By Sophie Goodrich
The debate on the UK’s membership to the EU has been raging this week prompted by indications from Prime Minister David Cameron that he would allow a public referendum on the issue and an opinion poll claiming a majority of Britons would support a withdrawal from the EU. Being a Brit living in Switzerland, effectively an island surrounded by the EU, the Alps provide an ideal place to briefly consider the types of issues which the UK may face if it chooses to withdraw from the EU.
Swiss – EU relations
Switzerland is immensely proud of its direct democracy; public referendums are held on a regular basis to decide on many issues of both local and national significance. In 1992 the nation narrowly rejected a proposal to join the European Economic Area (50.3% against) and again in 2001 a proposal to begin negotiations to join the EU was rejected by 76.8% of the voters. Instead the country has chosen to follow the so-called bilateral route, meaning that specific issues and problems are agreed and regulated by way of individual agreements between Switzerland and the EU. According to the Swiss authorities, this policy allows for step-by-step pragmatic solutions to be agreed through tailor-made contractual solutions. The government’s policy allows for further referendums to opine on new significant agreements with the EU. There have been four such referendums since 2001 on issues such as the Schengen agreement and the freedom of movement of persons. Currently the legal basis of Swiss–EU relations are mainly based around Switzerland’s membership of the European Free Trade Association and two packets of bilateral agreements known as Bilateral I, which includes regulation of the freedom of movement of persons, and Bilateral II, which amongst other things covers the Schengen agreement as well as Swiss contributions to development of the new EU member states. These two packets of agreements along with numerous other bilateral treaties mean that EU legislation is very significant and influential within Switzerland. Furthermore, the Swiss federal court has also declared that it will decide relevant court cases in line with EU law unless there is a compelling reason not to do so, effectively binding Switzerland to voluntarily and unilaterally impose EU legal principles.
So what’s in it for Switzerland?
This is a question which many Brits may also ask themselves about the UK’s relations with the EU.
One of the main arguments for cooperating with the EU are the benefits for trade and businesses. The Swiss government calculates that every third franc earned by Switzerland is a product of trade with the EU; the EU is naturally Switzerland’s largest trading partner, but the country is also the fourth largest trading partner for the EU (only the USA, China and Russia are larger) accounting for around 5% of the EU’s imports. The UK would of course be a larger and even more significant trading partner for the EU. Switzerland is home to many large international corporations including some truly global players – Glencore, Nestle and Zurich Insurance to name a few. The economies of the UK and Switzerland are comparable to a large extent, with the financial sector accounting for around 10% of the GDP of each and the pharmaceutical industry also playing an important role both financially and in terms of mapping policy. The importance of harmonisation of laws across Europe for international corporations basically means that doing business is made cheaper, simpler and market access is opened up for companies to grow and compete on a wider scale. Switzerland wants to access the single market, enabling important international businesses to remain Swiss-domiciled, however as a compromise it has also had to obligate itself under EU legislation – there’s no such thing as a free lunch after all! It is clear in such international negotiations that for a state to obtain the benefits of the single market it is also exposed to political pressures and must find a compromise, giving something in return to achieve those benefits. In Switzerland’s case not only must it accept a certain amount of EU legislation, but also as mentioned above is expected to make some economic contributions to the EU. These arguments would apply to the UK in the same way. Large UK-based businesses have an interest in being able to easily access the European market and the UK would be required to make concessions to retain such advantages.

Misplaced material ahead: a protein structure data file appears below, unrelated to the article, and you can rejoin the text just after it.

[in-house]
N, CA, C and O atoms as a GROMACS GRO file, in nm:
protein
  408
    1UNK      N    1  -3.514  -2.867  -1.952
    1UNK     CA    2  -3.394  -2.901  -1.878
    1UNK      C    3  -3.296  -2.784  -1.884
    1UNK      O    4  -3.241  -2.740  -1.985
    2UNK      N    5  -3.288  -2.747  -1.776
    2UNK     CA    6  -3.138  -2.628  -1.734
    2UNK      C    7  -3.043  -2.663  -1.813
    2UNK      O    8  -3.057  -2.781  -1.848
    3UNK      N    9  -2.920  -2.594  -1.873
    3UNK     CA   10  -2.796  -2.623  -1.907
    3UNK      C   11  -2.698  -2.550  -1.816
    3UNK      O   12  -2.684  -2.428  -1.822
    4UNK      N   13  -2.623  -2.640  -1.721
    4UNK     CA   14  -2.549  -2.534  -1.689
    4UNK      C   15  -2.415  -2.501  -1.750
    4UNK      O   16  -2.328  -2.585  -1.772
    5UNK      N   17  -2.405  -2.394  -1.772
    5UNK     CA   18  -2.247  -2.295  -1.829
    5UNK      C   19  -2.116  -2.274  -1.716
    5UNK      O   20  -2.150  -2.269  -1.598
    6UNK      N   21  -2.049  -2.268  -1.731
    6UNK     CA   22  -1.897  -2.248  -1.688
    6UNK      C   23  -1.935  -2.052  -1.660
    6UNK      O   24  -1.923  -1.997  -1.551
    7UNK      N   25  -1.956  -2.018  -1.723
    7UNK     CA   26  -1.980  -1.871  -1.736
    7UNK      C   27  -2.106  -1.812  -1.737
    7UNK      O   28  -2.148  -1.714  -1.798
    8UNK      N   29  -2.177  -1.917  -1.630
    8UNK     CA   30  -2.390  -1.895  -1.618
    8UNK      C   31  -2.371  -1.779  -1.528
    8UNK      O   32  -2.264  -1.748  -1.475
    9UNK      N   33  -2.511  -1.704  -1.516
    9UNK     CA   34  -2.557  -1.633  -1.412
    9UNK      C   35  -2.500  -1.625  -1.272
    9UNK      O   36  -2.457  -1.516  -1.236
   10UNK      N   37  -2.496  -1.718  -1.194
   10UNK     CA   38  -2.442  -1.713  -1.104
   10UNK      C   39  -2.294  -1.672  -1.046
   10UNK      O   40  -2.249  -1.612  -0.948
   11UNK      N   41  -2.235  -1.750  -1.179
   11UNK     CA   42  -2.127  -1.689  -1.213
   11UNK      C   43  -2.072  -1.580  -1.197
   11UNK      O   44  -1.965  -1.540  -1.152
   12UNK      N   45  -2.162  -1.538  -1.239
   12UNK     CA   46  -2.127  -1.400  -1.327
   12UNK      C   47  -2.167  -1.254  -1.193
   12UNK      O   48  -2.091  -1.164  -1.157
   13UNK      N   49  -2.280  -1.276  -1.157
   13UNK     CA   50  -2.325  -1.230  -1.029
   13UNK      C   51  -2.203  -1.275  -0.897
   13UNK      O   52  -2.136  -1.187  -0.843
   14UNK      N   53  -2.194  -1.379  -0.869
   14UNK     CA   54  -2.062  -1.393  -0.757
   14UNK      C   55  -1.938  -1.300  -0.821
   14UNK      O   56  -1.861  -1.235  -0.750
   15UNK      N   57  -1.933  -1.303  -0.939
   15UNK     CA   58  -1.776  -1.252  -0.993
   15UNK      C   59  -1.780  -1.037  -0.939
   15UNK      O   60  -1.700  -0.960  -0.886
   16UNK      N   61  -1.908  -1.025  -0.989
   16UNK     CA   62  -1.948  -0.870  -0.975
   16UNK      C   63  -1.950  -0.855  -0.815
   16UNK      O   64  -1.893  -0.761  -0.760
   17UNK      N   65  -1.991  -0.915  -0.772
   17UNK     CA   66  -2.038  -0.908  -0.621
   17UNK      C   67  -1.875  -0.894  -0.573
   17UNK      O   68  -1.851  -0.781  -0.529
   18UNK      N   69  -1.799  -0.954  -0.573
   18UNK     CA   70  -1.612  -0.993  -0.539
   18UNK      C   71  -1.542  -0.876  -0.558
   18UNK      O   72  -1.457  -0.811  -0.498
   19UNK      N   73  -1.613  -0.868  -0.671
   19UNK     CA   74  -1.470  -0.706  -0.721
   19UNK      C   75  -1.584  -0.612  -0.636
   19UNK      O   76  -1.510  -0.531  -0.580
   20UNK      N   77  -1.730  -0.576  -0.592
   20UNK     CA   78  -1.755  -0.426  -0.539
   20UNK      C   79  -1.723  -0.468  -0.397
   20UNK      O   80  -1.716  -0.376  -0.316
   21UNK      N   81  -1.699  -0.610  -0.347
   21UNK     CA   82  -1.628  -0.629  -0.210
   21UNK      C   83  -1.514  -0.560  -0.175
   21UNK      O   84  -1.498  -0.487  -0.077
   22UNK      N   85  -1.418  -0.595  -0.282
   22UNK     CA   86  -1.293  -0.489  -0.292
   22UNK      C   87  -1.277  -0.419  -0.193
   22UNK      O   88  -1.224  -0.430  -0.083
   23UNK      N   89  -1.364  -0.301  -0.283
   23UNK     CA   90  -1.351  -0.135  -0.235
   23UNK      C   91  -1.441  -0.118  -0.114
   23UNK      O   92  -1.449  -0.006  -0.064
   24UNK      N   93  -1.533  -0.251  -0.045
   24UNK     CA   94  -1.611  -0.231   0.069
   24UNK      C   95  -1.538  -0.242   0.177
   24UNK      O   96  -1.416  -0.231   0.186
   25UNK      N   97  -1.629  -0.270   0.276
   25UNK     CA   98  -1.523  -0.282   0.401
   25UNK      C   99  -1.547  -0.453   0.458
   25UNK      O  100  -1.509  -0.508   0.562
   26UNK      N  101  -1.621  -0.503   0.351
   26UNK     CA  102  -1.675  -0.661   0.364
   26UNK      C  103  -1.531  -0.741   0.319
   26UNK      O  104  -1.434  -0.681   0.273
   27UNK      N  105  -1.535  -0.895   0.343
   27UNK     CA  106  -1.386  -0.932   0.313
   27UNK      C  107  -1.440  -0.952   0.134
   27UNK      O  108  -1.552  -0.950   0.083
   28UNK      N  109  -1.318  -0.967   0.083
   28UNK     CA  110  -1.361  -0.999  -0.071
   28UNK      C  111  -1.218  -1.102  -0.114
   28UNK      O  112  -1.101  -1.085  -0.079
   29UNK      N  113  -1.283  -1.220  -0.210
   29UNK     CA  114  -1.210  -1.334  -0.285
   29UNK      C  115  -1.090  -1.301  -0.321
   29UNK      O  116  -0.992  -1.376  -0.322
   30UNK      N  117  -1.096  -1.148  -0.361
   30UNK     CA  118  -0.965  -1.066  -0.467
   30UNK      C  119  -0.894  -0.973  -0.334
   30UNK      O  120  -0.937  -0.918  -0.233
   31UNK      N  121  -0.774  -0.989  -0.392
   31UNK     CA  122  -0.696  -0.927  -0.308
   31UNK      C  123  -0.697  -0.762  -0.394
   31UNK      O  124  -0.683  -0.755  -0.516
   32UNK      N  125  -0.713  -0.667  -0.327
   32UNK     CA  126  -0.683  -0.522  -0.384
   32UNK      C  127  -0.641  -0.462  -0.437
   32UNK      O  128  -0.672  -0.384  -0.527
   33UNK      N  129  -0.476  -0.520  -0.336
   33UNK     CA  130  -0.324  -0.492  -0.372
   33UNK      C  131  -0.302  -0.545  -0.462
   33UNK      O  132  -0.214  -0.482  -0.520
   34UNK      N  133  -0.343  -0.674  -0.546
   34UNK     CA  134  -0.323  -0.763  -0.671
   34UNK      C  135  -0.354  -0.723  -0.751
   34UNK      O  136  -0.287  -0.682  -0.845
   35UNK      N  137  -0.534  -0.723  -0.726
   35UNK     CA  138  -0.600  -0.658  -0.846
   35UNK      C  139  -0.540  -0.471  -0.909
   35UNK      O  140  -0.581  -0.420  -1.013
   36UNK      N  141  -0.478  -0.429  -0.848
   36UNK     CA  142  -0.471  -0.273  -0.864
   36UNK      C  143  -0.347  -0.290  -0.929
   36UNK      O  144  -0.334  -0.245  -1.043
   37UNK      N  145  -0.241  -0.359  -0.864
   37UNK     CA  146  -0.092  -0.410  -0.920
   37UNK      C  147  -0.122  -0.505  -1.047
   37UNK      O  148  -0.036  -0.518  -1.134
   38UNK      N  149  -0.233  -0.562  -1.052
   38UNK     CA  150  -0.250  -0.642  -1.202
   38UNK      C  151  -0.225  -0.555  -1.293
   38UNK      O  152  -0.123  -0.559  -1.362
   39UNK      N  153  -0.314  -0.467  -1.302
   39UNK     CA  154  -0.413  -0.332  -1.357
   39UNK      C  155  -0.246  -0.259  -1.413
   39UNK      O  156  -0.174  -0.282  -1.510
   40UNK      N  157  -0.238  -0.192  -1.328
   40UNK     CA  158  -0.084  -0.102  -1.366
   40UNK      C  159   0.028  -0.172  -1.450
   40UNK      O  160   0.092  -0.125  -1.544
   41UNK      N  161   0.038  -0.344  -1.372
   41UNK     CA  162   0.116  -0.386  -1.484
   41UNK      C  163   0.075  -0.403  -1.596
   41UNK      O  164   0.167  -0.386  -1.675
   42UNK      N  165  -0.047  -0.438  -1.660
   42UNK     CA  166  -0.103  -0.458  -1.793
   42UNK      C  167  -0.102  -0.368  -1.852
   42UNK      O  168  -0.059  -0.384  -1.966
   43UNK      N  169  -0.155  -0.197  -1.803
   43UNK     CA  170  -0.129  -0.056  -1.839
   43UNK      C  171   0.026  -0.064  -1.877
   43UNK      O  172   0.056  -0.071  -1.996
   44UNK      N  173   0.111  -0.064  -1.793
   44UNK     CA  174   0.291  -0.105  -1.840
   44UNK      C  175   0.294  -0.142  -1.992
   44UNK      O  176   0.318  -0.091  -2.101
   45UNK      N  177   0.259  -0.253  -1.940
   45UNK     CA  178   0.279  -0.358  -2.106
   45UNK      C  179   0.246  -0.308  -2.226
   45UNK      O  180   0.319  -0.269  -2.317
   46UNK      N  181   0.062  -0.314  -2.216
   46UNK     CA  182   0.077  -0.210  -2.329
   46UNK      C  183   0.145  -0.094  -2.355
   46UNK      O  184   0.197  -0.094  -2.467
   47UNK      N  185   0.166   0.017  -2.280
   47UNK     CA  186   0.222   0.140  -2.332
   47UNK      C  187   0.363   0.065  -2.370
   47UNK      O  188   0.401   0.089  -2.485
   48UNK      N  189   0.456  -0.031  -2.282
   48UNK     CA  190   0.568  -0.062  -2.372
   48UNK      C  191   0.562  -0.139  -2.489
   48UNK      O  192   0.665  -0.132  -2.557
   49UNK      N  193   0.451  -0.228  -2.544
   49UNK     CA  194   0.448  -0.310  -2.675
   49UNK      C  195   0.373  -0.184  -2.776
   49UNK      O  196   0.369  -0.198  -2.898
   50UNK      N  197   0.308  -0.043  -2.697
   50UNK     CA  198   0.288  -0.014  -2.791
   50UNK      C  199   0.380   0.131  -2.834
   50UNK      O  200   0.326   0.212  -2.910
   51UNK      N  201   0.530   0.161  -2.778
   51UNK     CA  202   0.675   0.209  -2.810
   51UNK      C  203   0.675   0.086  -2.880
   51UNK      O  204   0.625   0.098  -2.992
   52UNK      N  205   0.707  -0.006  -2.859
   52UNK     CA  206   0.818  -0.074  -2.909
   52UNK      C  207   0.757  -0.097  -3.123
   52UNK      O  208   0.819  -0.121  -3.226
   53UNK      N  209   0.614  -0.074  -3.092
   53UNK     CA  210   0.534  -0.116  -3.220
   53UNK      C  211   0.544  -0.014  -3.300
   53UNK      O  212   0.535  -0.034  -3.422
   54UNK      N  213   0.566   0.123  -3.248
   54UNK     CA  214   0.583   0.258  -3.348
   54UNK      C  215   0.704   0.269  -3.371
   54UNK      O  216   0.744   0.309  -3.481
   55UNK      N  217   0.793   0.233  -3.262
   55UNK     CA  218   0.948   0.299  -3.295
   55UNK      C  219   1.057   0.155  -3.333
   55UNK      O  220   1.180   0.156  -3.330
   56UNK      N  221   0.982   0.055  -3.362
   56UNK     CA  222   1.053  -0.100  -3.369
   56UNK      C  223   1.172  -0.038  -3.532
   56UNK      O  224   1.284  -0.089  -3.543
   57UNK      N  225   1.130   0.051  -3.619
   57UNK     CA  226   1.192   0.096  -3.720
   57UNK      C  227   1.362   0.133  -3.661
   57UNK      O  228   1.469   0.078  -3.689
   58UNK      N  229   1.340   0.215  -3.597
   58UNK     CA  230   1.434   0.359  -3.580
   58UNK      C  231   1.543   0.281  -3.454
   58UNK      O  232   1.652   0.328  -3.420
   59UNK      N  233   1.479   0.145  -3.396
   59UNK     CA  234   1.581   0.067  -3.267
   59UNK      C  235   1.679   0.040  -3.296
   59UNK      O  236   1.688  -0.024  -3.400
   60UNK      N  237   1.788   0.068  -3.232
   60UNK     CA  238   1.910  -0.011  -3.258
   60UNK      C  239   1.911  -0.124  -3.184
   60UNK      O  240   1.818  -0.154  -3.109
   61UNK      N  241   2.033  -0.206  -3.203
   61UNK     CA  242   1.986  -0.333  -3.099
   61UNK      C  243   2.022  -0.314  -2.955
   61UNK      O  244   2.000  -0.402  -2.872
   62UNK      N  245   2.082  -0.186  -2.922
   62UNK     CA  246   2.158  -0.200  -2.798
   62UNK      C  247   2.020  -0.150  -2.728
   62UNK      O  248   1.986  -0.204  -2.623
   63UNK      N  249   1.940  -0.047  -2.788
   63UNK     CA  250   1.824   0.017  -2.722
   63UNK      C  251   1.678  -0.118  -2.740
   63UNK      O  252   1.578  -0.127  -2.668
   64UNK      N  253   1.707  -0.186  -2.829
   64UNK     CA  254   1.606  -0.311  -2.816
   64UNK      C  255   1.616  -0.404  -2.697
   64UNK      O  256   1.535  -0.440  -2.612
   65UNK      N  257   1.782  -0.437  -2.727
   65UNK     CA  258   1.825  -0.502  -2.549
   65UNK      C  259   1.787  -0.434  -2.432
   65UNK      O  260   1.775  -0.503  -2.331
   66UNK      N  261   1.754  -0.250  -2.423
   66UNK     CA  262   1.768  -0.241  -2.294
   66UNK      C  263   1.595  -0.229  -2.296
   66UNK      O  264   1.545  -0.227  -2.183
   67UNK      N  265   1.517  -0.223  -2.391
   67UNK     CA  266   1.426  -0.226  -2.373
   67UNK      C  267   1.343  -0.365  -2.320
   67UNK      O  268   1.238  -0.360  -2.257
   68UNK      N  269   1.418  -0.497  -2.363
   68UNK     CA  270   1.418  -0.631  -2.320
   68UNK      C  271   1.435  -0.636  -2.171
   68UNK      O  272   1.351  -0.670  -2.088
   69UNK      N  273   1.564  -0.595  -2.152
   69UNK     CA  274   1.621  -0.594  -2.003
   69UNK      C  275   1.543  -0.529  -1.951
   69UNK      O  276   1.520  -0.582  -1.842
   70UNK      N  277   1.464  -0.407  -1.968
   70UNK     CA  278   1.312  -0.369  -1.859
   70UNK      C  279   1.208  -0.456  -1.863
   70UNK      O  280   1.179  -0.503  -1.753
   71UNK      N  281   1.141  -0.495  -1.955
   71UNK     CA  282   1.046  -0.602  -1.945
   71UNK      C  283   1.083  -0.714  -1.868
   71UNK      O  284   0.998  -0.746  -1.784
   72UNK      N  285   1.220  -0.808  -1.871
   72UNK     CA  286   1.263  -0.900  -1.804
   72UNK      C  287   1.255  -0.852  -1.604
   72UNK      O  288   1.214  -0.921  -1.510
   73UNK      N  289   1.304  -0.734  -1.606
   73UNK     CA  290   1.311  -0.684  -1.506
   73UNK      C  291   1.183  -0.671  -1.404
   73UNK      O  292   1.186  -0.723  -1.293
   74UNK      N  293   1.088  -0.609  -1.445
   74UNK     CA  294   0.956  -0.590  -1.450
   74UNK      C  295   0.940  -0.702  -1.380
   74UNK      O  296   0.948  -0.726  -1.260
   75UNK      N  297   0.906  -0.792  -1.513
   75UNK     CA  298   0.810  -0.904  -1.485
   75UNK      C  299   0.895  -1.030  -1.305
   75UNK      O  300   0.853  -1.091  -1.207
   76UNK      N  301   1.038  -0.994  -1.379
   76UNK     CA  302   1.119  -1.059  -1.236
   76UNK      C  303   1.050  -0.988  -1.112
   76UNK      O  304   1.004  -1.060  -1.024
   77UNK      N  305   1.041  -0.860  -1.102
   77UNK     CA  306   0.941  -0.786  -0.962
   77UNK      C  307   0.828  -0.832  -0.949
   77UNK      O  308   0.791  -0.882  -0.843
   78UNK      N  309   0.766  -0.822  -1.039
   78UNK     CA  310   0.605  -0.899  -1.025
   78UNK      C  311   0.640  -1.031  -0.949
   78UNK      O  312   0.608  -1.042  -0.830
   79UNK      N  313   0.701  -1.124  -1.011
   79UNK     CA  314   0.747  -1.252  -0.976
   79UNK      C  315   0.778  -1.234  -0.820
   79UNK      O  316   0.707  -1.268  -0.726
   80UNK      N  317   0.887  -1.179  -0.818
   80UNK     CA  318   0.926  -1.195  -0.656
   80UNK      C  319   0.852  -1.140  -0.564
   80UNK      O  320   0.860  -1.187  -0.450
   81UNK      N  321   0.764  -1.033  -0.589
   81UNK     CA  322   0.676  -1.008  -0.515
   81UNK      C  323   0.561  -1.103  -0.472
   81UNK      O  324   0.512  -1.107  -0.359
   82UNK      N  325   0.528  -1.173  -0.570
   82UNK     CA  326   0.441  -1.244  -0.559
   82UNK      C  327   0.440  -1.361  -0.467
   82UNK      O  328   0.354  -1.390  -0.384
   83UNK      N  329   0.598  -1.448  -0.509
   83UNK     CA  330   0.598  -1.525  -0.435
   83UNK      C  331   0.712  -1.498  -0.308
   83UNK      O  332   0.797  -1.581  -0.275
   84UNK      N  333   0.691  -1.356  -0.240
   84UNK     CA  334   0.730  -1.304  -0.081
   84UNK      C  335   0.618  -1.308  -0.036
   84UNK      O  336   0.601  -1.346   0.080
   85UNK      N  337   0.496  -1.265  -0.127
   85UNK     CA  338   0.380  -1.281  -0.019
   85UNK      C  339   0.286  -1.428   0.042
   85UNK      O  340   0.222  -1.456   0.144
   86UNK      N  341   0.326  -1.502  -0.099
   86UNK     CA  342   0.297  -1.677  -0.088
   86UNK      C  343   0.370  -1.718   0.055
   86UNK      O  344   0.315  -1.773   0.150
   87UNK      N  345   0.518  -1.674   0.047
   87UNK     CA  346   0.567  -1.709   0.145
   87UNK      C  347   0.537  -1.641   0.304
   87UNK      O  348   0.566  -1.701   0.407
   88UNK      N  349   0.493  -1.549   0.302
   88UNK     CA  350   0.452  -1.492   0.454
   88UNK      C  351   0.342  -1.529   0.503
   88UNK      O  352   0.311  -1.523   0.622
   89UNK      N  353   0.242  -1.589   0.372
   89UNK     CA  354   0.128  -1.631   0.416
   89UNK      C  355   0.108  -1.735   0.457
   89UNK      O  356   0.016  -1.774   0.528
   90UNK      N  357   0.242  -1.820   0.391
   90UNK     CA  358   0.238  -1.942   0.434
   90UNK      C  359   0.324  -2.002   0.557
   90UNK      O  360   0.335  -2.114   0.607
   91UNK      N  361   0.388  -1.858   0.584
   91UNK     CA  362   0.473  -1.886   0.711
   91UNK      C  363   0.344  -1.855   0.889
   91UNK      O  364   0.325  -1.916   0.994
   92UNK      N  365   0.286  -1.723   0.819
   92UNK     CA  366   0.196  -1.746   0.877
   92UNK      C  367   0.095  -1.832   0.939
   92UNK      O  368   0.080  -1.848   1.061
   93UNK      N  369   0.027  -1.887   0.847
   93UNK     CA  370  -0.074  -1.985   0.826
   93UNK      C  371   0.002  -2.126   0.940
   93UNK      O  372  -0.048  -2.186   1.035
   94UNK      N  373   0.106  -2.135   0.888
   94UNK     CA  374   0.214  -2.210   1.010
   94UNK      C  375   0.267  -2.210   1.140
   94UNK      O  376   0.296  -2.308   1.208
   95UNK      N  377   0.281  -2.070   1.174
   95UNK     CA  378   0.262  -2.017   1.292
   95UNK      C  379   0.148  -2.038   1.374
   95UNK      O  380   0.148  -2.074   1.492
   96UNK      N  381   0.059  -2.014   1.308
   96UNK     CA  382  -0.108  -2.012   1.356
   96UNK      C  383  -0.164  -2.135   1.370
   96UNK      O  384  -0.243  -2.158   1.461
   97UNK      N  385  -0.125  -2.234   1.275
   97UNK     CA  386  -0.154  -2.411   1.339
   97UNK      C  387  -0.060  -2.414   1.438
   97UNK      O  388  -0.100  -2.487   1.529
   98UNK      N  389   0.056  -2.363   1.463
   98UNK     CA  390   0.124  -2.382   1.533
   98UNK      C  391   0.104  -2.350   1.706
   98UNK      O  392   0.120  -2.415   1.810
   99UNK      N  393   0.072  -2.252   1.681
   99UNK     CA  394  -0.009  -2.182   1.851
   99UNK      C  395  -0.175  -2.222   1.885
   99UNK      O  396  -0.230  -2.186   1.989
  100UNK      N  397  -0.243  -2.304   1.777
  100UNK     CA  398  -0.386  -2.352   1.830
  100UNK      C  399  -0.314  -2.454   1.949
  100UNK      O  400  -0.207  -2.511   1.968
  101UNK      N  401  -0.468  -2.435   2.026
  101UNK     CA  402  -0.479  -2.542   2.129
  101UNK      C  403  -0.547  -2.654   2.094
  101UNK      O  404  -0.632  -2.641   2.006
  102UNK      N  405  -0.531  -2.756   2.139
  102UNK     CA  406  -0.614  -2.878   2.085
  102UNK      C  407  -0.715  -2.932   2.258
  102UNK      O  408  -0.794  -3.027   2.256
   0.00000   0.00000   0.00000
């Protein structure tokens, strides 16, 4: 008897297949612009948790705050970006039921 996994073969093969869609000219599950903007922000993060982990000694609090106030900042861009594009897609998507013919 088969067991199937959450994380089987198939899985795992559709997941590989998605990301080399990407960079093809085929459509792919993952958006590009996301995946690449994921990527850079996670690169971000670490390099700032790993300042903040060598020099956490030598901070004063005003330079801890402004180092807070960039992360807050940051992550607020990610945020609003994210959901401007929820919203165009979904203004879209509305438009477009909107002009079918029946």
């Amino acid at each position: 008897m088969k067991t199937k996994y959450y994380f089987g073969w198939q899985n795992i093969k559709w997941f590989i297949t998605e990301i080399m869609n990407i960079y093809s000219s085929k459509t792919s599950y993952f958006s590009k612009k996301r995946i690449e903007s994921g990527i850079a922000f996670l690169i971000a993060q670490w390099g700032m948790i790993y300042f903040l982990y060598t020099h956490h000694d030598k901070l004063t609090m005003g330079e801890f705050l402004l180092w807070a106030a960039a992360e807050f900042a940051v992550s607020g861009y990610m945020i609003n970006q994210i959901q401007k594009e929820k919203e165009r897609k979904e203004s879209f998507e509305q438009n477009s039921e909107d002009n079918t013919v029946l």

So where’s the problem?
The issue lies therein that through bilateral negotiation and rejection of full membership Switzerland has effectively taken over legislation made by an organisation in which it has no influence. While the country retains the ultimate decision whether to take over EU law or not, it is very much a take it or leave it approach and the law will be taken over as it has been created by a foreign entity and interpreted by a foreign court without any policy input from the Swiss state to shape it.
If the UK does decide to change the way it works together with the EU, this is a decision that it will face. Many large and economically important UK-domiciled businesses have an interest in gaining from the single market; business is (whether we like it or not) a major driver of the UK’s economy and provides employment to its residents. The UK will still want to retain the benefits the EU offers and as a compromise will surely have to participate to some extent in financing the EU and meeting obligations under EU law anyway. Is it then not a case of “if you can’t beat ‘em join ‘em” by remaining a member and retaining some democratic influence in the EU’s decision making and legislative processes?
[Statistics available under http://ec.europa.eu/trade/creating-opportunities/bilateral-relations/countries/switzerland/ ]